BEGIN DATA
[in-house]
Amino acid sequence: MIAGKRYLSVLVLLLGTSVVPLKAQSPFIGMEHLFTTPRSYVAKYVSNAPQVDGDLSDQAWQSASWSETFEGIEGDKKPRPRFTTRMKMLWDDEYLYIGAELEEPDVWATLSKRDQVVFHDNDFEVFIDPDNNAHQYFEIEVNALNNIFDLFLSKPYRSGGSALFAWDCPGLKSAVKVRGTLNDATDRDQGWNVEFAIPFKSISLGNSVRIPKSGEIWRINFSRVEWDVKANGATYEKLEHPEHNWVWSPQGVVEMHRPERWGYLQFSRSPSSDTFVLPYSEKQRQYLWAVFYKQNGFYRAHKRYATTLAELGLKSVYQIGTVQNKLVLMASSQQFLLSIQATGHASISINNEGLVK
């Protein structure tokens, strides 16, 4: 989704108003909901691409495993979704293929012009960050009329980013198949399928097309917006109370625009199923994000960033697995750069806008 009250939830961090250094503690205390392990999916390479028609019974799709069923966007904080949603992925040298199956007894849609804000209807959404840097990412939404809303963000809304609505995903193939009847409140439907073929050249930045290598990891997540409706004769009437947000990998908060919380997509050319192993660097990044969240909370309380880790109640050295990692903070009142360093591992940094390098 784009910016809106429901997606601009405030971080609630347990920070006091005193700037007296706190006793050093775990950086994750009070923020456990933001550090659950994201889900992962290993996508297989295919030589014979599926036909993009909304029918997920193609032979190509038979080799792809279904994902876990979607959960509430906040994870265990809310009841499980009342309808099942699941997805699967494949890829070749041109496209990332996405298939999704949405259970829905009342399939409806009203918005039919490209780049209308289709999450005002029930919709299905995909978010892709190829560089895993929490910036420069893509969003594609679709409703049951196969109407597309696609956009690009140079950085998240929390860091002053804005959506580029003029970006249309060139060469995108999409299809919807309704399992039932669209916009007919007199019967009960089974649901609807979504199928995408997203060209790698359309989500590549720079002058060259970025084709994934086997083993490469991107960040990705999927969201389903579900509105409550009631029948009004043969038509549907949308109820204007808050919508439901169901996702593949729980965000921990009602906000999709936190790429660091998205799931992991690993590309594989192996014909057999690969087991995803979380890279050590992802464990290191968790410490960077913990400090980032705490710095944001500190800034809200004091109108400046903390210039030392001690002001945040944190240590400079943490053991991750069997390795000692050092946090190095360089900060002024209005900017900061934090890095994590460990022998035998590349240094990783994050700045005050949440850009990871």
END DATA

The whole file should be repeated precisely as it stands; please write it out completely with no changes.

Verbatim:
[in-house]
Amino acid sequence: MIAGKRYLSVLVLLLGTSVVPLKAQSPFIGMEHLFTTPRSYVAKYVSNAPQVDGDLSDQAWQSASWSETFEGIEGDKKPRPRFTTRMKMLWDDEYLYIGAELEEPDVWATLSKRDQVVFHDNDFEVFIDPDNNAHQYFEIEVNALNNIFDLFLSKPYRSGGSALFAWDCPGLKSAVKVRGTLNDATDRDQGWNVEFAIPFKSISLGNSVRIPKSGEIWRINFSRVEWDVKANGATYEKLEHPEHNWVWSPQGVVEMHRPERWGYLQFSRSPSSDTFVLPYSEKQRQYLWAVFYKQNGFYRAHKRYATTLAELGLKSVYQIGTVQNKLVLMASSQQFLLSIQATGHASISINNEGLVK
């Protein structure tokens, strides 16, 4: 989704108003909901691409495993979704293929012009960050009329980013198949399928097309917006109370625009199923994000960033697995750069806008 009250939830961090250094503690205390392990999916390479028609019974799709069923966007904080949603992925040298199956007894849609804000209807959404840097990412939404809303963000809304609505995903193939009847409140439907073929050249930045290598990891997540409706004769009437947000990998908060919380997509050319192993660097990044969240909370309380880790109640050295990692903070009142360093591992940094390098 784009910016809106429901997606601009405030971080609630347990920070006091005193700037007296706190006793050093775990950086994750009070923020456990933001550090659950994201889900992962290993996508297989295919030589014979599926036909993009909304029918997920193609032979190509038979080799792809279904994902876990979607959960509430906040994870265990809310009841499980009342309808099942699941997805699967494949890829070749041109496209990332996405298939999704949405259970829905009342399939409806009203918005039919490209780049209308289709999450005002029930919709299905995909978010892709190829560089895993929490910036420069893509969003594609679709409703049951196969109407597309696609956009690009140079950085998240929390860091002053804005959506580029003029970006249309060139060469995108999409299809919807309704399992039932669209916009007919007199019967009960089974649901609807979504199928995408997203060209790698359309989500590549720079002058060259970025084709994934086997083993490469991107960040990705999927969201389903579900509105409550009631029948009004043969038509549907949308109820204007808050919508439901169901996702593949729980965000921990009602906000999709936190790429660091998205799931992991690993590309594989192996014909057999690969087991995803979380890279050590992802464990290191968790410490960077913990400090980032705490710095944001500190800034809200004091109108400046903390210039030392001690002001945040944190240590400079943490053991991750069997390795000692050092946090190095360089900060002024209005900017900061934090890095994590460990022998035998590349240094990783994050700045005050949440850009990871």